Getting heated about no air conditioning

Bruce+Hoosier+%28%2719%29+and+Ryder+Fleischmann+%28%2719%29+are+wearing+their+shorts+and+light+weight+shirt.++The+boys+were+sweating+like+crazy+in+the+unusual+October+heat.+

Photo by Emily McNicholas

Bruce Hoosier ('19) and Ryder Fleischmann ('19) are wearing their shorts and light weight shirt. The boys were sweating like crazy in the unusual October heat.

Emily McNicholas

It’s Oct. 19 and it’s 80 degrees outside. But no worries, the heat has been turned on in the school already! Do they want me to pull back out my “short shorts” and tank tops? It’s way to hot in the school for students to be there and try to learn.

“I’ve already put away my summer clothes, and have broken out the fall boots, leggings, and sweaters,” Lindsey McNicholas (’18) said. “So now I have to go digging through my closet to try to find my flip-flops, and sun dresses. I don’t get it, it was freezing in the school a week ago, and now I can’t focus in class due to the overwhelming heat.”

As I walk into my classes, all I hear is everyone complaining about the unbearable heat; including teachers. All windows are open, and students sit there fanning themselves to keep up with the sweat.

When is it going to stop? Can they at least provide us with fans? Is it that hard to turn the heat off?

Assistant Principal John Billingslea warned the teachers and students to dress appropriately according to the weather over the announcements this afternoon. You can bet you’ll see me in shorts and tank top tomorrow; I might even bring a sweat rag, too.

The heat has even starting to play a role into learning throughout the day. As my head pounds, and I begin to feel weak, it becomes hard to focus. During the heat, freshmen, sophomores, and juniors took the PSAT.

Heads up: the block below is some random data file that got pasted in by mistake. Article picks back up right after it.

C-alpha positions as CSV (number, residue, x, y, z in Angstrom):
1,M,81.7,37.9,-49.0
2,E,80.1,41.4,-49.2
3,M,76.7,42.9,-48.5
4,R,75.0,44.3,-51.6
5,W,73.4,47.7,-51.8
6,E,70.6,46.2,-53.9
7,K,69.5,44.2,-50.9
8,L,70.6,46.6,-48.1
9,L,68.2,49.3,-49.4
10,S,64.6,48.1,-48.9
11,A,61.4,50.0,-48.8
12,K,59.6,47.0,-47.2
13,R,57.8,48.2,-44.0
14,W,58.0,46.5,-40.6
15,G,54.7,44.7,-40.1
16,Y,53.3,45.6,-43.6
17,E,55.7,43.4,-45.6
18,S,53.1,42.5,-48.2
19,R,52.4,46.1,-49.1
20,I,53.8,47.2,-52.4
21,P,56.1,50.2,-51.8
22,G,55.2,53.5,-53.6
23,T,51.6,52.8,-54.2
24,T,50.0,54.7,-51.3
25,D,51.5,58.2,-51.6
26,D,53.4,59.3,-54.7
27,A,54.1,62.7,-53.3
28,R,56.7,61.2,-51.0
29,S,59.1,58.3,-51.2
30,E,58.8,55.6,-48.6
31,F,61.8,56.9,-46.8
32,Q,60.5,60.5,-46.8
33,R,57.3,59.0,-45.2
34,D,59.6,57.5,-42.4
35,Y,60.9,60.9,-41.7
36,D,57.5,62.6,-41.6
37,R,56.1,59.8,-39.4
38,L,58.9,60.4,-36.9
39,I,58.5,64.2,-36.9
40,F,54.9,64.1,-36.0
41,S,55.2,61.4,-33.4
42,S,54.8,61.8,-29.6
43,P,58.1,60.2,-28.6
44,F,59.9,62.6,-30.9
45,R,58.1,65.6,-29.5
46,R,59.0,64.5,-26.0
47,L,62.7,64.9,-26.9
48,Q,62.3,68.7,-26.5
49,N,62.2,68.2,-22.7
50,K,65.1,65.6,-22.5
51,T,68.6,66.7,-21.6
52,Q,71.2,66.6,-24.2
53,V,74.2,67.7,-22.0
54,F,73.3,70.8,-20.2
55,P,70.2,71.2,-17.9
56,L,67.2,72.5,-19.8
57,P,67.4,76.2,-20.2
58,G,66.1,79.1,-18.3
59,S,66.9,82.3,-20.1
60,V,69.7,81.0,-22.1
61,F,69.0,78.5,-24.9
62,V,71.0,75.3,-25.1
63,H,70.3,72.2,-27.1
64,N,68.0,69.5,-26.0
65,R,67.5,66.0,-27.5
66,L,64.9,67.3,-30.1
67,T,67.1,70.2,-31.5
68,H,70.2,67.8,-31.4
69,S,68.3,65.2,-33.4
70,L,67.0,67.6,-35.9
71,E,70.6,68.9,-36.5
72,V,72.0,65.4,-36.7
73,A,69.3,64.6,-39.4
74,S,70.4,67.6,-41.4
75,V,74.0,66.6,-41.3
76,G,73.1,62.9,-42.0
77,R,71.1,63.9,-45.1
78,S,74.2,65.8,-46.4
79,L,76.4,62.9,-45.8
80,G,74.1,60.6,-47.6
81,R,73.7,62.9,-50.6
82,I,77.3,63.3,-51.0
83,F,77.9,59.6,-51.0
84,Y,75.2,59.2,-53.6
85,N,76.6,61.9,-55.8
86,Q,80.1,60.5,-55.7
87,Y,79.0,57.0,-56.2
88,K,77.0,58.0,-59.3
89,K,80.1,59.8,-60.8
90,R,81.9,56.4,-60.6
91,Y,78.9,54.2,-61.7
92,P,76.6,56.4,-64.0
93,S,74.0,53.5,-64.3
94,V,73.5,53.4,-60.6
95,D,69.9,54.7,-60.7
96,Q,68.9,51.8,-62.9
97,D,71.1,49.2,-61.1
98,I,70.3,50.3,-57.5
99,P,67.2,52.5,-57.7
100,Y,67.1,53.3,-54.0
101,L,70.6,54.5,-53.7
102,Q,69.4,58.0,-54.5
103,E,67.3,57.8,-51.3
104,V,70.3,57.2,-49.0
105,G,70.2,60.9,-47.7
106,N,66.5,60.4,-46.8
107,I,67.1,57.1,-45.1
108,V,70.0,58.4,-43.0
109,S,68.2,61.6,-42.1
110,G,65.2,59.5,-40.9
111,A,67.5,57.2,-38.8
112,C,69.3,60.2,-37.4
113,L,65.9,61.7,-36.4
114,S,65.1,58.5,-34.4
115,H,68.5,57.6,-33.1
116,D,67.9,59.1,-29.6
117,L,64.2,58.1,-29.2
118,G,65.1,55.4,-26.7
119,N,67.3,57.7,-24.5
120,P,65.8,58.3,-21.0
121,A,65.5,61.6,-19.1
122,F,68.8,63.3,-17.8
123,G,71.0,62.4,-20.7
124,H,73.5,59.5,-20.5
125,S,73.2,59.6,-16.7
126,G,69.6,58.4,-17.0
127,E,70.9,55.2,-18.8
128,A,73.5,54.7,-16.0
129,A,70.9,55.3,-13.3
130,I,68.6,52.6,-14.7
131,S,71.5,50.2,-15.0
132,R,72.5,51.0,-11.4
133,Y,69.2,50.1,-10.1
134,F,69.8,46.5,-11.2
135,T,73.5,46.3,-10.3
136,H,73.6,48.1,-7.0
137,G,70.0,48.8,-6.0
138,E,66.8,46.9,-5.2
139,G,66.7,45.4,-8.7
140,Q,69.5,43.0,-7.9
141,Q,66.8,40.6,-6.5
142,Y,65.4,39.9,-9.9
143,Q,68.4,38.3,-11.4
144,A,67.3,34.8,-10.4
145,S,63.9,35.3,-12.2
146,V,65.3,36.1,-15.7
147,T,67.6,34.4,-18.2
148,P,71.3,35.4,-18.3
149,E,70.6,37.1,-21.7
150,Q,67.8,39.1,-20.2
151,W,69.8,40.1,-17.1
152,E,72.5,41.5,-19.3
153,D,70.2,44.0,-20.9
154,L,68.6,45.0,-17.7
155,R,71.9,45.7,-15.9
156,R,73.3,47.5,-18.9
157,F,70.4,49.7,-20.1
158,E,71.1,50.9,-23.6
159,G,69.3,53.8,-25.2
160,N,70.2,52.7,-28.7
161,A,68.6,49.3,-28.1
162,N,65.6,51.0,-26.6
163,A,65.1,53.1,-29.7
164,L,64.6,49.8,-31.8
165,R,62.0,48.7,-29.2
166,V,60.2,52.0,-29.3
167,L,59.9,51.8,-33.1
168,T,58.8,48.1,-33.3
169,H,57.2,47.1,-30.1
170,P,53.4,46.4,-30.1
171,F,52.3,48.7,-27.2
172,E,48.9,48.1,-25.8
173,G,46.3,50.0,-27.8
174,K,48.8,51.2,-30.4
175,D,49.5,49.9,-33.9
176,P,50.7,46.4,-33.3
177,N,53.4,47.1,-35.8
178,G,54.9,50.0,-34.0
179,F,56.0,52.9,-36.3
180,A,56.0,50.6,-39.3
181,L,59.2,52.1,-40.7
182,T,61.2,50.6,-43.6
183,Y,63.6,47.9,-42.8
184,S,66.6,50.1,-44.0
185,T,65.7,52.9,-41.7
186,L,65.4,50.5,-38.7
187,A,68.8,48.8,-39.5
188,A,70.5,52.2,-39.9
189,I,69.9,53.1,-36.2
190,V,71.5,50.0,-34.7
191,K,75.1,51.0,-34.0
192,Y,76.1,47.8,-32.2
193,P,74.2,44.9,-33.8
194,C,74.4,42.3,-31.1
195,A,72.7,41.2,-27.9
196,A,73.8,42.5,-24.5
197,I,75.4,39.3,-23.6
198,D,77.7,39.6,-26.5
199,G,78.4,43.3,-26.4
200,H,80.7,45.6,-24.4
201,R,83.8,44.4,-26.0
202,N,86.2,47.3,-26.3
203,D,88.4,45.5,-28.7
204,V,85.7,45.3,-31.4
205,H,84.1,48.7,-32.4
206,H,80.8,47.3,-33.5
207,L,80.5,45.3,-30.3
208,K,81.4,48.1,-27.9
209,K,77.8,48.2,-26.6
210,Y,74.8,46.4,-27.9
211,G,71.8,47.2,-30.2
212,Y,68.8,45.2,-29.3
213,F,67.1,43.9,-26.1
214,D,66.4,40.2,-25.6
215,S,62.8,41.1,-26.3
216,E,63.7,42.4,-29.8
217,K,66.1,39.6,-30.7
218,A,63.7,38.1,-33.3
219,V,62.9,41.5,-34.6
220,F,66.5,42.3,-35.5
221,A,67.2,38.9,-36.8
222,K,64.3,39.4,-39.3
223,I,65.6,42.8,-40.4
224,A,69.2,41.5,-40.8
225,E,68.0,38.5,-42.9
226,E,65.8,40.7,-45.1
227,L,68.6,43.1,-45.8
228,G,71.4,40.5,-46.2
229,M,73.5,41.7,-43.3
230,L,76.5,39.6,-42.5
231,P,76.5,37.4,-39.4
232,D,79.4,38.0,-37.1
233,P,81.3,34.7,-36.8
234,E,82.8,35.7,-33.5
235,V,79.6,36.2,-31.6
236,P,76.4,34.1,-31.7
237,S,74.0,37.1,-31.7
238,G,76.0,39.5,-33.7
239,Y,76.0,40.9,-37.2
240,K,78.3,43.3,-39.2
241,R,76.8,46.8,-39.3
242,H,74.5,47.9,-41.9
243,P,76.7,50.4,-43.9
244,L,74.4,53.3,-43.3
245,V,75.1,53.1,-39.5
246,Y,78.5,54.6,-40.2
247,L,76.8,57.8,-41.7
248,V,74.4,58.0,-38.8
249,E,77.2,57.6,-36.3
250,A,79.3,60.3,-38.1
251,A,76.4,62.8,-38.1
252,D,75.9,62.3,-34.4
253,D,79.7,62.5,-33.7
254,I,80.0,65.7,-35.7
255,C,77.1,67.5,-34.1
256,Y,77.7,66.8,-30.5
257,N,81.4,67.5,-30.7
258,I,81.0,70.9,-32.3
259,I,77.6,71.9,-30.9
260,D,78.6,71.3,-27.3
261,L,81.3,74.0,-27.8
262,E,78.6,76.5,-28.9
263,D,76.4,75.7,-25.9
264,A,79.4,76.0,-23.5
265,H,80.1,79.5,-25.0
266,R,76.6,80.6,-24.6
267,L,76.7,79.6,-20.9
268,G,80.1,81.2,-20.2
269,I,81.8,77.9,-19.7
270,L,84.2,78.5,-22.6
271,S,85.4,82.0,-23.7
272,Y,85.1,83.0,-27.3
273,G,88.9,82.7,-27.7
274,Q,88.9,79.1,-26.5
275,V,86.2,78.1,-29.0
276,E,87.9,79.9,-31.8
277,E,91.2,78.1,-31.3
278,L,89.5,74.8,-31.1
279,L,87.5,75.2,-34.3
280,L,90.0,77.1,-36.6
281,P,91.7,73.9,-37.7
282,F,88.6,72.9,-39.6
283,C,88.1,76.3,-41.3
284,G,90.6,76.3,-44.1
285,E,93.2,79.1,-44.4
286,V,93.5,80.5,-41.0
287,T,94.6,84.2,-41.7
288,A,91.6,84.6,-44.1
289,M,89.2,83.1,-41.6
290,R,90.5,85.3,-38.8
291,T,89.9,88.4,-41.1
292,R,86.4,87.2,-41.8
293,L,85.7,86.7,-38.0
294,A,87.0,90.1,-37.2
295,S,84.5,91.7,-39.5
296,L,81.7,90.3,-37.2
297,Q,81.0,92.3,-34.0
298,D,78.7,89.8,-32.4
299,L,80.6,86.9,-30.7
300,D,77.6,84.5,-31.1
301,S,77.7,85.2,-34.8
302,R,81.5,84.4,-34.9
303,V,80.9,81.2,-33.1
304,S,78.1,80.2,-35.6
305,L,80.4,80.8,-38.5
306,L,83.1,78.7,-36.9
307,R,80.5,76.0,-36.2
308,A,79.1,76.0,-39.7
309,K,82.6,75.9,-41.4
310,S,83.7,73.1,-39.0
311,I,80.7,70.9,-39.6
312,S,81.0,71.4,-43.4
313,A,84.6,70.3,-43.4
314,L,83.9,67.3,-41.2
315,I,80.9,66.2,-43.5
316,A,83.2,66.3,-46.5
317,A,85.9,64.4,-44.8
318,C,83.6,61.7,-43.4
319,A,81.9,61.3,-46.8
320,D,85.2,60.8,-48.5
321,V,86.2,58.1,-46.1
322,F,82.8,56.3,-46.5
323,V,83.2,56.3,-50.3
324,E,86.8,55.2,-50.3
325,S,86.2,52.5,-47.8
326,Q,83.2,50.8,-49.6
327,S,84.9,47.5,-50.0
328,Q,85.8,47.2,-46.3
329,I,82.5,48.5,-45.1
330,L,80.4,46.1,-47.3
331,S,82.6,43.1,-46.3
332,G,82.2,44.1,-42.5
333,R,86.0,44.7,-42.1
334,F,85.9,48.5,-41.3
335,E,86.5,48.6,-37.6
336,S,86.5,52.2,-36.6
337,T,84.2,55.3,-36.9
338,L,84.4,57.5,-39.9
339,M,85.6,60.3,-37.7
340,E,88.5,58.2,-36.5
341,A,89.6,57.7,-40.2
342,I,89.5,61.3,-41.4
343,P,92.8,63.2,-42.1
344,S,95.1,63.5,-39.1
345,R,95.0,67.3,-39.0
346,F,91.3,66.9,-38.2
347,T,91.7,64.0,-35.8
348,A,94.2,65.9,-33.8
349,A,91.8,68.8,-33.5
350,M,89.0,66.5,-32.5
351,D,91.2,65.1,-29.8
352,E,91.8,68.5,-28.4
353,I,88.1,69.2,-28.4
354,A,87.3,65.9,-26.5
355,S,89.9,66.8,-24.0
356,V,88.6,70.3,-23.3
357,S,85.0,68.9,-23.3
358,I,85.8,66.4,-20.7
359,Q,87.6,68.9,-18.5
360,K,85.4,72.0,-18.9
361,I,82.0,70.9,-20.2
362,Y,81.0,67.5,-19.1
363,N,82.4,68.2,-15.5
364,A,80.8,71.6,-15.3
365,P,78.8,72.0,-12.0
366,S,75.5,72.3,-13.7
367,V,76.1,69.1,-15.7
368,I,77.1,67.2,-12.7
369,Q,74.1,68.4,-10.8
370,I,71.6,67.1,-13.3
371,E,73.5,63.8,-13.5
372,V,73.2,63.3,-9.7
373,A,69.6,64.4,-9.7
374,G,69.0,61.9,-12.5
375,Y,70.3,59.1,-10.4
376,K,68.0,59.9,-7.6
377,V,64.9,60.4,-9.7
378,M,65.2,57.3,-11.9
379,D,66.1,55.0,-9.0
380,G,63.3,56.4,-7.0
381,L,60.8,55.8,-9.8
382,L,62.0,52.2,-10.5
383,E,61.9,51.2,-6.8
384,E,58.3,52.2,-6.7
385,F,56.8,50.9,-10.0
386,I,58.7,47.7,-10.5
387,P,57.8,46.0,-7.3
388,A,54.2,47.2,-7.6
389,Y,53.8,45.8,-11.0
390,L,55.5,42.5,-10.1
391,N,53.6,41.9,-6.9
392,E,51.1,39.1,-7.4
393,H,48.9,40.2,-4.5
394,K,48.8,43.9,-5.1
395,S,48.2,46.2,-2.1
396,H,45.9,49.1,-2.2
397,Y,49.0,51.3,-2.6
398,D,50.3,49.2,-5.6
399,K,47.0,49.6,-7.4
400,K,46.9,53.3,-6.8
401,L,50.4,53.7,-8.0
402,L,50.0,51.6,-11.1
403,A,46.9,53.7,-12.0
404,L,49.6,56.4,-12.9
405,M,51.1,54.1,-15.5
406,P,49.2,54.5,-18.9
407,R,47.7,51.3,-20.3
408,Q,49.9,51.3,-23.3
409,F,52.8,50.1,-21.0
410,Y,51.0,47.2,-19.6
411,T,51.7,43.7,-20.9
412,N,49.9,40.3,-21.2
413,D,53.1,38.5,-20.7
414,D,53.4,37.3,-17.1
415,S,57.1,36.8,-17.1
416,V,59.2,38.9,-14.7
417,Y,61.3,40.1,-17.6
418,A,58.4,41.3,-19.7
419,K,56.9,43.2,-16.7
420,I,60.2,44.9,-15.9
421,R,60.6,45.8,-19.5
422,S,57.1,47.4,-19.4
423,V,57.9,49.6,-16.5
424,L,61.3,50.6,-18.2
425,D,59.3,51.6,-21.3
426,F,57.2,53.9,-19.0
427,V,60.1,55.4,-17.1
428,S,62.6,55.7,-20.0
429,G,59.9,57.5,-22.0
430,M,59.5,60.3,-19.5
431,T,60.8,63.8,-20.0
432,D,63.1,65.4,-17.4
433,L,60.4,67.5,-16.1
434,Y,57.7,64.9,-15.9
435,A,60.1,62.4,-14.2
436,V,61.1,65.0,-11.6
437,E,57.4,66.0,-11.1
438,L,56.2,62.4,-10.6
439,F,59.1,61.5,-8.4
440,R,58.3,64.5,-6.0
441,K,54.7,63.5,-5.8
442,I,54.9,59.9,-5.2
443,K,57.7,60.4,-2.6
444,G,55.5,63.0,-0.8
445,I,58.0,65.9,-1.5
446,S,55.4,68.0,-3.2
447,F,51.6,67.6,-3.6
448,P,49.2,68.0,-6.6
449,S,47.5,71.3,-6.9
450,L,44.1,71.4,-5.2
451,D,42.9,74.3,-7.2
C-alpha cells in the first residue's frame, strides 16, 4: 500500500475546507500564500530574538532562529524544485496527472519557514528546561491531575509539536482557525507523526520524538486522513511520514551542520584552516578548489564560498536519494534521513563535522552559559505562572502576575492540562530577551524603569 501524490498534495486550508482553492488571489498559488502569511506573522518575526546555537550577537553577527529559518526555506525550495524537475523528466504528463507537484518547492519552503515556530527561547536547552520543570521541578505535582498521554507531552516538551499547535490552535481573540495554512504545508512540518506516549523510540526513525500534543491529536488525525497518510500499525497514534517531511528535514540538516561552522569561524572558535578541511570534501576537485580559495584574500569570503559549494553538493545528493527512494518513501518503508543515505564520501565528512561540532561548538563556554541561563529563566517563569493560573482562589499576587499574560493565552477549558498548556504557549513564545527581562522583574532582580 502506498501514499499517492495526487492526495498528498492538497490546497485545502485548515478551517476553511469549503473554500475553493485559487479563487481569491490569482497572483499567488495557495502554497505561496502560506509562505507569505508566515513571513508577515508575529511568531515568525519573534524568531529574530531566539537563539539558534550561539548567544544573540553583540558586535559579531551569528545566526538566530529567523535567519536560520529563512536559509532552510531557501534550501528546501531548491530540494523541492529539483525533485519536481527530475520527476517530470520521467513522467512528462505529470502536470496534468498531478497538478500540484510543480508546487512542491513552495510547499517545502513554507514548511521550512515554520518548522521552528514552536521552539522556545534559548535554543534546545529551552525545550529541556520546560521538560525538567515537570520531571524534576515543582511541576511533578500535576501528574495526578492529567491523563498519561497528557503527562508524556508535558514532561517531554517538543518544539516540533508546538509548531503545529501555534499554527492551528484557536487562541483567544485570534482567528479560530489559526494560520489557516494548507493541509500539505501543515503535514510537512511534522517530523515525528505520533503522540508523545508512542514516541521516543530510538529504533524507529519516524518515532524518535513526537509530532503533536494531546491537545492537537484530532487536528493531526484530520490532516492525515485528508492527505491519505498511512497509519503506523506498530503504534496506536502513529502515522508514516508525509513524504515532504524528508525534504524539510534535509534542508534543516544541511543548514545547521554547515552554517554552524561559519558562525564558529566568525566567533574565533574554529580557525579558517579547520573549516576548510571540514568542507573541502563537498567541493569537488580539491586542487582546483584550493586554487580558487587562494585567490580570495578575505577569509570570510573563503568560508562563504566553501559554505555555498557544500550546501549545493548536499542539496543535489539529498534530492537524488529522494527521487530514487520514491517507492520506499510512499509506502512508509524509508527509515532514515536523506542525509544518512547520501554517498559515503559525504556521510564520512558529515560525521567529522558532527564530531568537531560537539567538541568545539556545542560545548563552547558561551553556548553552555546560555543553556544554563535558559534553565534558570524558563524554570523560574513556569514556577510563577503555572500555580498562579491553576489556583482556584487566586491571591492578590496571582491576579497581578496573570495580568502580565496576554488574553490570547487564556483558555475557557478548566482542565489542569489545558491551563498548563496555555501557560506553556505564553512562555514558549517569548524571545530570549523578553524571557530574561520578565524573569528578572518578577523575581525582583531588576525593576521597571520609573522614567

Sitting in a testing room for four hours with about 28 other kids is not fun, but don’t forget that today we got to do it in a scorching hot room.

“I just started filling in random bubbles,” Megan Anzalone (’19) said. “The heat got to me, and it was way too steamy for me to concentrate.”

Schools without air-conditioning are closed when the weather outside is above 90 degrees, but what about when it’s 90 degrees inside?   I don’t see the big hassle with turning the heat off, and don’t understand why there are such strict regulations.

Although the October weather has been crazy, and the school couldn’t have seen this coming; they should be able to adapt to the change of the weather quickly. There shouldn’t be a set date to turn on the heat; it should be based off of the weather.

Either the heat needs to be turned off, or the weather outside needs to become cooler. We only have control over one of these things. So please, fix the heat problem or I won’t be at school sitting in the middle of that nasty body odor tomorrow.